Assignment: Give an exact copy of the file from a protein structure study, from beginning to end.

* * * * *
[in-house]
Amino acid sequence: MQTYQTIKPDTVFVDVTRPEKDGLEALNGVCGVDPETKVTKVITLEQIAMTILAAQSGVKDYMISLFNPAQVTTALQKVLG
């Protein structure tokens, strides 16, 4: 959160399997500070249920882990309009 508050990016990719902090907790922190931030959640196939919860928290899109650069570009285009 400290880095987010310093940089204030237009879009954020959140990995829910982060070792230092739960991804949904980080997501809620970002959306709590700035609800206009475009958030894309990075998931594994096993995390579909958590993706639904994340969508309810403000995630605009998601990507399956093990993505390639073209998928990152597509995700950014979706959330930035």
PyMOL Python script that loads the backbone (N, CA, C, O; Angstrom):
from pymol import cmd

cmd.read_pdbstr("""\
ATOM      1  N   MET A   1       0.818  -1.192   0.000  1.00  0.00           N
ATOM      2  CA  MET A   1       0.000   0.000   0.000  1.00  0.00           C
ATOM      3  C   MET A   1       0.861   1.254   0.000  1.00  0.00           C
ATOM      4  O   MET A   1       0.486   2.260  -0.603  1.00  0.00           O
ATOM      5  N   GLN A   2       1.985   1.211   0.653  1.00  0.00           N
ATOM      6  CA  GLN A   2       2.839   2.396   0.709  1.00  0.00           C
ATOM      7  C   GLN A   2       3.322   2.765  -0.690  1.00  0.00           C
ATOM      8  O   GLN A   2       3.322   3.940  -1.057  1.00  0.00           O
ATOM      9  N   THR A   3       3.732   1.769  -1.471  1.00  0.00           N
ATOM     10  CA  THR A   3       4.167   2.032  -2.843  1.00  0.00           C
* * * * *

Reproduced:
[in-house]
Amino acid sequence: MQTYQTIKPDTVFVDVTRPEKDGLEALNGVCGVDPETKVTKVITLEQIAMTILAAQSGVKDYMISLFNPAQVTTALQKVLG
């Protein structure tokens, strides 16, 4: 959160399997500070249920882990309009 508050990016990719902090907790922190931030959640196939919860928290899109650069570009285009 400290880095987010310093940089204030237009879009954020959140990995829910982060070792230092739960991804949904980080997501809620970002959306709590700035609800206009475009958030894309990075998931594994096993995390579909958590993706639904994340969508309810403000995630605009998601990507399956093990993505390639073209998928990152597509995700950014979706959330930035």
PyMOL Python script that loads the backbone (N, CA, C, O; Angstrom):
from pymol import cmd

cmd.read_pdbstr("""\
ATOM      1  N   MET A   1       0.818  -1.192   0.000  1.00  0.00           N
ATOM      2  CA  MET A   1       0.000   0.000   0.000  1.00  0.00           C
ATOM      3  C   MET A   1       0.861   1.254   0.000  1.00  0.00           C
ATOM      4  O   MET A   1       0.486   2.260  -0.603  1.00  0.00           O
ATOM      5  N   GLN A   2       1.985   1.211   0.653  1.00  0.00           N
ATOM      6  CA  GLN A   2       2.839   2.396   0.709  1.00  0.00           C
ATOM      7  C   GLN A   2       3.322   2.765  -0.690  1.00  0.00           C
ATOM      8  O   GLN A   2       3.322   3.940  -1.057  1.00  0.00           O
ATOM      9  N   THR A   3       3.732   1.769  -1.471  1.00  0.00           N
ATOM     10  CA  THR A   3       4.167   2.032  -2.843  1.00  0.00           C